SPARK is the three year-old brainchild of Caitlin Pearce, executive director of the Freelancers Union, which is based in downtown Brooklyn. “It’s my baby,” she said. “We now have chapters in 30 cities.”
The Freelancers Union was founded in 1995 by Sara Horowitz and has about 350,00 members nationwide, most of them in New York state. Half are creatives, Pearce said.
A major coup for FU was helping to advocate and help draft legislation for the 2016 Freelance Isn’t Free Act, a bill unanimously passed by the New York City Council. Within a year of its implementation, staff at the Office of Labor Policy and Standards, a division of the city’s Department of Consumer Affairs, recovered about $254,866 in lost wages due to freelancers who had been victims of wage theft. OLPS also goes after hiring parties who do not provide a contract for work starting at $800 or fail to abide by a contract or pay late. In addition, the agency provides a list of low-cost lawyers.
The Freelance Isn’t Free Act is the first legislation of its kind in the US for independent workers. Pearce said a SPARK chapter in Philadelphia hopes to lobby for a similar bill.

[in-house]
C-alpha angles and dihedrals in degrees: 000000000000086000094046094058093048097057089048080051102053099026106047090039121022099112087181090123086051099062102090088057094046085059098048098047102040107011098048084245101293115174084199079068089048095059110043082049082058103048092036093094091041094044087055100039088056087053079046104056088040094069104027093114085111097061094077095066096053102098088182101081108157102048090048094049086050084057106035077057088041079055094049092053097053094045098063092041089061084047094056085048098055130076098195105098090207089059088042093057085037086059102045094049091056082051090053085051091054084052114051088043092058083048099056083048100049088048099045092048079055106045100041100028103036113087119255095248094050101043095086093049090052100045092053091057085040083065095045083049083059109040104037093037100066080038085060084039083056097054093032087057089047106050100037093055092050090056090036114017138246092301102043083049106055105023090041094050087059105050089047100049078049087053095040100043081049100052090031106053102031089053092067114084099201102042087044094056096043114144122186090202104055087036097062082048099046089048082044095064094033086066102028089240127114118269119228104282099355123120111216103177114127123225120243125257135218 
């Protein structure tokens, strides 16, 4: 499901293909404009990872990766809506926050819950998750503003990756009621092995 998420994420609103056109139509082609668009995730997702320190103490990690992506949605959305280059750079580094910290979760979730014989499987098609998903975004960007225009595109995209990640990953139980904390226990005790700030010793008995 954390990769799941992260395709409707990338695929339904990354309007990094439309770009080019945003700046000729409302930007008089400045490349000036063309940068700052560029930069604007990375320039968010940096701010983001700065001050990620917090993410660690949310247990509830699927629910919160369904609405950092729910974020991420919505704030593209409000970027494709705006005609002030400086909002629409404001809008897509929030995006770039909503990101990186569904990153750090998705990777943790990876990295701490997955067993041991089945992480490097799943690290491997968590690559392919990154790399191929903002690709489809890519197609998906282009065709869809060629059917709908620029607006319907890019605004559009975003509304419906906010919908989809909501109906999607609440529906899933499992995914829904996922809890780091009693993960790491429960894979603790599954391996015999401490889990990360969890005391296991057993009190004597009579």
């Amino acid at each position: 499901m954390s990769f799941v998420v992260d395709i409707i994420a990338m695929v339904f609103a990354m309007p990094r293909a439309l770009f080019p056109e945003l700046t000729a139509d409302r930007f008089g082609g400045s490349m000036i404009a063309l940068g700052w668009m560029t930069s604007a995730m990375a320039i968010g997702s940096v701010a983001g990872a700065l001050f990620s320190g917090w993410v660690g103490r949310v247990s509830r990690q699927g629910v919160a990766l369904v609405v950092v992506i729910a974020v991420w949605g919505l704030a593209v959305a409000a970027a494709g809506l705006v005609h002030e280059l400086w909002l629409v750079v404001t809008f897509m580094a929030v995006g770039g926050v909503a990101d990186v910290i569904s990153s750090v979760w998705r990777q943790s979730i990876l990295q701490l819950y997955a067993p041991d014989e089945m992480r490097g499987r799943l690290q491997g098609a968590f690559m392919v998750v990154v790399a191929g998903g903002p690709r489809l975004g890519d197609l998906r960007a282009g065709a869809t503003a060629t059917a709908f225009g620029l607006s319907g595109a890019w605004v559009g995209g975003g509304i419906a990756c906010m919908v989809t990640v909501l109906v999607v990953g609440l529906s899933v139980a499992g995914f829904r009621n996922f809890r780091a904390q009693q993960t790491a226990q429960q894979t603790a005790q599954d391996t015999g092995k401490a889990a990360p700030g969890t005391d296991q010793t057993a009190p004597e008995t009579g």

In October, her union, operating with a $475,000 grant from the Mayor’s Office of Media and Entertainment, scored another first — a “freelancers hub” within a 20,000 square foot building on the Brooklyn waterfront run by the nonprofit Made in NYC Media. The space allotted for union members includes two classrooms, a theater and access to an onsite café. It’s geared solely for creatives in the union who are entitled to four free days a month to work at the hub.
“We sit down with members and explain (the union’s) health insurance. We have events and classes in financial literacy and how to market yourself as a freelancer,” explained Stephanie Alvarado, the hub’s program director. She noted there are also sessions on how to reduce stress.
Pearce said the latter offering is much needed because freelancers have “no built-in structure, no career ladder and no mentors. When you’re on your own, you have to do it all by yourself. There can be huge anxiety,” she observed.
SPARK leaders in the Los Angeles area expressed interest in developing programs similar to those in New York.